Mural to Trainman Is a Little Off the Beaten Track

When one of the largest, most colorful pieces of public art ever commissioned in the city makes its official debut Wednesday, viewers may have trouble finding it.

The 100-foot-long, 40-foot-high mural, titled "Train of Wisdom," is hidden on the back side of Mission Federal Credit Union, at Park and El Cajon boulevards.

Despite its grand proportions, the mural's brilliant colors and powerful, futuristic images of children floating along on a surreal train pumping clouds of bright purple steam can be seen only if you happen to wander around the building's corner.

That fact does little to diminish the excitement of San Diego muralist Mario Torero for the project he designed and executed this summer with the help of 12 art students from city schools.

"It was just another building like all the other hundreds of buildings we see every day," said Torero, 42, widely known for his murals in Chicano Park. "Now people are noticing this wall because of the art that is on it."

The mural is the final phase of a project honoring a San Diego institution by the name of Frank the Trainman. For 40 years, Frank Cox sold and repaired model trains out of a grubby little store in the building. Ten years ago, he passed his business on to friend and fellow train buff Jim Cooley. When Cooley sold the property to Mission Federal Credit Union in 1987, he asked the new owners to create a monument to Frank the Trainman, who died early this year.

Different, All Right

Cooley, a self-acknowledged old-timer, hems and haws when asked what he thinks of Torero's unorthodox artwork.

"I'm really not of this modern generation, so it's a little hard for me to identify with it," Cooley said. "But, from what I understand, it's well done. It's different, I'll say that. It's a form of art that I don't understand, but that doesn't mean it's not good."

To complete the memorial, $20,000 worth of Cox's antique model trains have been mounted in the branch office of the credit union, and an animated neon sign that once beckoned customers to the shop was refurbished and remounted outside. The architectural firm of Bradshaw & Bundy reshaped the building's stucco exterior into the stylistic outline of a locomotive.

The back wall of the building was left windowless to create a smooth space for a huge mural, the final phase of the project, which was requested by Cox before he agreed to sell the property about two years ago.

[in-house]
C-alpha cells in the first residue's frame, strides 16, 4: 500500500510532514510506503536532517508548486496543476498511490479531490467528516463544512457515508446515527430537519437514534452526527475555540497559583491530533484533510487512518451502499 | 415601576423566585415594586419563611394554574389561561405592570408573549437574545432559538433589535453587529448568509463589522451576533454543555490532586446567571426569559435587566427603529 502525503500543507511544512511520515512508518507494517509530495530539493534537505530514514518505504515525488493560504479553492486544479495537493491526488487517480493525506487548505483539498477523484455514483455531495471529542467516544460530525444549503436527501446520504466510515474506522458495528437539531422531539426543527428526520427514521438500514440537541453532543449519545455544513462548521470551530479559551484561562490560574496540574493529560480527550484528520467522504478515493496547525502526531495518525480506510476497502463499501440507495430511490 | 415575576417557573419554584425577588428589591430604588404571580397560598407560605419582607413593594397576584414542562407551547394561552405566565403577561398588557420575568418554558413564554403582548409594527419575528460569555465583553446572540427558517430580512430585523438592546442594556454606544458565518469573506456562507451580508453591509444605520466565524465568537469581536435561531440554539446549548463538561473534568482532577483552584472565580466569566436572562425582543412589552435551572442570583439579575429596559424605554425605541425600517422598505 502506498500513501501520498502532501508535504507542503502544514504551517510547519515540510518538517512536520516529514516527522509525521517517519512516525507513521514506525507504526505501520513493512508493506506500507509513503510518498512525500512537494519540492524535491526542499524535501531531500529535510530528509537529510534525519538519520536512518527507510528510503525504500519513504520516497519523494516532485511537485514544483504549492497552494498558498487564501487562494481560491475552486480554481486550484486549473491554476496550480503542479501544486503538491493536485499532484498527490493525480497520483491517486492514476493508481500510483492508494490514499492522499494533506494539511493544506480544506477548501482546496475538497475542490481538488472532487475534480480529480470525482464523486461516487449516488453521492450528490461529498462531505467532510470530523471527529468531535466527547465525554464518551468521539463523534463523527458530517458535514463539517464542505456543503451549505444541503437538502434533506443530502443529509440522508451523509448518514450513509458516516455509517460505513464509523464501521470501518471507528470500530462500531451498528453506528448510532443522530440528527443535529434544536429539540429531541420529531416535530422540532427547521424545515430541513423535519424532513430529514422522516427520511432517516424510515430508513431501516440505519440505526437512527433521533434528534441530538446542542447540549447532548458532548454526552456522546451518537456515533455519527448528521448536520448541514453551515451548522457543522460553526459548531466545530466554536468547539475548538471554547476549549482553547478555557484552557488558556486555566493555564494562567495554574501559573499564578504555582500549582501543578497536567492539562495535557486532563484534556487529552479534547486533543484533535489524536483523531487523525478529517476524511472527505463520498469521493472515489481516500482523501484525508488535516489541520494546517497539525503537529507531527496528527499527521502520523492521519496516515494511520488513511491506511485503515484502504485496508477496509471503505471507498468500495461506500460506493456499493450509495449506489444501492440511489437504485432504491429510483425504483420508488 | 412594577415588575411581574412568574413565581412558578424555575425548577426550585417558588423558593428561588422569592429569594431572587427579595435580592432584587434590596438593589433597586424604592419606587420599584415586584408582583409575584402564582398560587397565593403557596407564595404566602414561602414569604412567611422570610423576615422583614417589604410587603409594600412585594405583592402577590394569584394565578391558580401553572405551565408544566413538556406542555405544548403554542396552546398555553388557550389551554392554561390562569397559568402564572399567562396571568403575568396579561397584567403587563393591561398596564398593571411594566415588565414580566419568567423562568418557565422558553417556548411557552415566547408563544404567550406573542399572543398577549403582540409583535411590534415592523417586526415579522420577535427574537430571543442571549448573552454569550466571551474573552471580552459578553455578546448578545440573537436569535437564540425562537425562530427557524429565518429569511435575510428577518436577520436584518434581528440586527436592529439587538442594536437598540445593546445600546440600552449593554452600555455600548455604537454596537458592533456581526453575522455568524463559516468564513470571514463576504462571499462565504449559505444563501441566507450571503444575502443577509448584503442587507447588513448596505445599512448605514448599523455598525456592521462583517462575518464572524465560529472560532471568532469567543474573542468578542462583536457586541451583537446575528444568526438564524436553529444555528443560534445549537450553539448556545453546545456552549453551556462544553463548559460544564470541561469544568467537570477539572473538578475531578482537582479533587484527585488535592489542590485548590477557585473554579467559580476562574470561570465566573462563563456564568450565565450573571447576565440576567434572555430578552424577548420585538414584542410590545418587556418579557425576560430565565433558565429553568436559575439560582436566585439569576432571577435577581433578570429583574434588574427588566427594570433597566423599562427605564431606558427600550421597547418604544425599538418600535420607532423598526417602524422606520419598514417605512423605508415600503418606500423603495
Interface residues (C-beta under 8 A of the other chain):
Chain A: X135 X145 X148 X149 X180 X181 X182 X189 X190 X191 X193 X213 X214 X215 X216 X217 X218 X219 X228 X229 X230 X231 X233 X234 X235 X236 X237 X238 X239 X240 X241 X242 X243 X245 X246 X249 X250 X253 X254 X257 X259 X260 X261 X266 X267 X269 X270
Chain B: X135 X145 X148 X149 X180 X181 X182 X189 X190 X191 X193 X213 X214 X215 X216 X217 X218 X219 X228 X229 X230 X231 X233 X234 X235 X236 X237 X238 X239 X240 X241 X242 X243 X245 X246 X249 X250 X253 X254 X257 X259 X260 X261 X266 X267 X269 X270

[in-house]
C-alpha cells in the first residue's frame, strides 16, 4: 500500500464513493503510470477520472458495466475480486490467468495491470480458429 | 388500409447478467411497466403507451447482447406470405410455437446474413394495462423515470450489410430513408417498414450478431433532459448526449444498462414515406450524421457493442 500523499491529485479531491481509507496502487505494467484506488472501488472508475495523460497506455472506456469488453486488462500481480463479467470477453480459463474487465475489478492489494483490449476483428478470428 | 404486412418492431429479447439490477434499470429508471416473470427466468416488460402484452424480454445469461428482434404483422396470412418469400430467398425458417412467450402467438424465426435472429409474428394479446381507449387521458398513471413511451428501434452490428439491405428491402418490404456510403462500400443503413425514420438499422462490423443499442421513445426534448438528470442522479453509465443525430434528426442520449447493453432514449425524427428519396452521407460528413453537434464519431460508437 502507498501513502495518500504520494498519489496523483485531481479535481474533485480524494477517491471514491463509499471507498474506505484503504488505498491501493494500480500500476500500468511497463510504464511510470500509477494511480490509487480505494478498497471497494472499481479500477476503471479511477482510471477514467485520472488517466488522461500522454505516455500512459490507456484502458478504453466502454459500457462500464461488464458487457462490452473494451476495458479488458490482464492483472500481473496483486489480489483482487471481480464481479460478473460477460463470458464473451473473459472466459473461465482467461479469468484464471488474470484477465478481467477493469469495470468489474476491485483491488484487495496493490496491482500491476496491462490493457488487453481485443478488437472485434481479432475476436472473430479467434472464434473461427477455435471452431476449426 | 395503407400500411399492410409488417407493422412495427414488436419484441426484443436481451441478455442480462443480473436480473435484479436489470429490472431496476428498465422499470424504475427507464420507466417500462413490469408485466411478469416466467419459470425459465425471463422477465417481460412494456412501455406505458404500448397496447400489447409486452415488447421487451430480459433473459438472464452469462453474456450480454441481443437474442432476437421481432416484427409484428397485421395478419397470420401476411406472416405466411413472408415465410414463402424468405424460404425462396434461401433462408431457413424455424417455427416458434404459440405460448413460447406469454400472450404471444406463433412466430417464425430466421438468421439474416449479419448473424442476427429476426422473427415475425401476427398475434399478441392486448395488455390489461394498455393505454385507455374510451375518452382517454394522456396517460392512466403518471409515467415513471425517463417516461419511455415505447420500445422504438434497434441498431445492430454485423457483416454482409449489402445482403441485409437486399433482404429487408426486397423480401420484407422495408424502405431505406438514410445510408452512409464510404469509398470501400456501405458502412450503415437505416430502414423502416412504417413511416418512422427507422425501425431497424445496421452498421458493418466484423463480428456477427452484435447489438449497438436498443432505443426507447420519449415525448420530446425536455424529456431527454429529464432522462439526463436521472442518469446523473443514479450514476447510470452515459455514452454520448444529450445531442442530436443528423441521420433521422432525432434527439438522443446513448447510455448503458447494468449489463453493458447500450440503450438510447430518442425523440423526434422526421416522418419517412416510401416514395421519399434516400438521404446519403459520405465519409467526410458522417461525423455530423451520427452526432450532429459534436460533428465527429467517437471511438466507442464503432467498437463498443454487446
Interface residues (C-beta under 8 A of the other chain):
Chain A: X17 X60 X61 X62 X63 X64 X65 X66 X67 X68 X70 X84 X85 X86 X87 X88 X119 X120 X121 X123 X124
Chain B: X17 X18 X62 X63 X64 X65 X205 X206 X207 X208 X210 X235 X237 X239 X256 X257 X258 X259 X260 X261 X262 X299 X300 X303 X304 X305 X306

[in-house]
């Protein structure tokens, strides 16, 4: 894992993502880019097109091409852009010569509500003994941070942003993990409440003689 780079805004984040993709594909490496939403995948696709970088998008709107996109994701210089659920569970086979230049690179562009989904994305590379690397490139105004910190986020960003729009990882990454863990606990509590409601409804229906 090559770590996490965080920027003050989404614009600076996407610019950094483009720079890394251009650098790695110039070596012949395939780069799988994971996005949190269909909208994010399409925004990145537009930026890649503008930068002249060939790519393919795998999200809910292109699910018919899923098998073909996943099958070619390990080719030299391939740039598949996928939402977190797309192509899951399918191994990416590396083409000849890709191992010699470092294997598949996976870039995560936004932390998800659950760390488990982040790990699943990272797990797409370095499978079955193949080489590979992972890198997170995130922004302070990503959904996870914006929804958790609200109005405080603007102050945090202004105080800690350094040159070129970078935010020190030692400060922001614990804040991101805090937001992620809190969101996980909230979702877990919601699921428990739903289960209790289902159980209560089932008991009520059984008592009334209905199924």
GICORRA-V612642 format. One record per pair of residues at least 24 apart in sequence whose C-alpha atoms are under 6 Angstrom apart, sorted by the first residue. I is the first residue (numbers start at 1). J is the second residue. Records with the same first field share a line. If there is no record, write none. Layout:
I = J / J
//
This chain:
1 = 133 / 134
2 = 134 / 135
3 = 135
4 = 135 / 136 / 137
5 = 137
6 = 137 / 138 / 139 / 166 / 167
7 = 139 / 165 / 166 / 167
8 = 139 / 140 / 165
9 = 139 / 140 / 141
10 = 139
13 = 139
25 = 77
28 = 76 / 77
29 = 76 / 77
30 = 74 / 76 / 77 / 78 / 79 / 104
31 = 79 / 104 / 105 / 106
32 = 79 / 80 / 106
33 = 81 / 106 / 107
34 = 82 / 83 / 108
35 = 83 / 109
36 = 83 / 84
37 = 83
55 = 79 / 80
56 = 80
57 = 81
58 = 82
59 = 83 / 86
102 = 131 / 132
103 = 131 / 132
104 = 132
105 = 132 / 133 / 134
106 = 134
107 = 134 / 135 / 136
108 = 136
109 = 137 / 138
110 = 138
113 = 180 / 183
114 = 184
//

When Torero was selected to paint the mural, he had no idea the building was shaped like a train. He visited the site, drew renderings of its big, blank wall, and took them to art students--at O'Farrell High School of Performing Arts and Roosevelt Junior High School--who had been assigned to help create the mural.

The students drew pyramids and children and sun rays, all of which Torero incorporated into his final rendering. But one student outlined a train for the back of the building, and, when the other kids saw it, they loved the idea, with its big cow catcher of green and white stripes. Torero then realized that the building was conveniently shaped like a locomotive.

The mural changed during the two months that Torero and his young staff worked on it. At one point, they realized it needed a stronger tie to San Diego, and they painted a vivid blue Coronado Bridge. The sun they had planned became a sunflower to incorporate nature into the mural, and the wheels of the train float through clouds to symbolize a journey of the imagination, Torero said.

Now that the mural is finished, the artist wants to make sure the community knows it's there. He hopes to create a small public park on adjoining land. The park could prove as surreal as the mural overlooking it. Torero wants to place two plastic cows near the street to catch the attention of motorists.

Seats in a Station

He's asked another artist to design colored cement benches, which he will arrange to look like seats in a train station. Torero hopes a walkway from the sidewalk along Park Boulevard that leads to the mural will draw passers-by. An abstract sign similar to 12 others designed by artist Robert Salas and installed along Park Boulevard near the zoo may also help point the way.

Torero's plans require the approval of city school officials, who own the land next to the credit union.

If that happens, the enclave might become not only a monument to Frank the Trainman, but uptown's first and only train station.

The mural will be dedicated at 9:30 a.m. Wednesday at Mission Federal Credit Union, City Schools Branch, 4304 Park Blvd.

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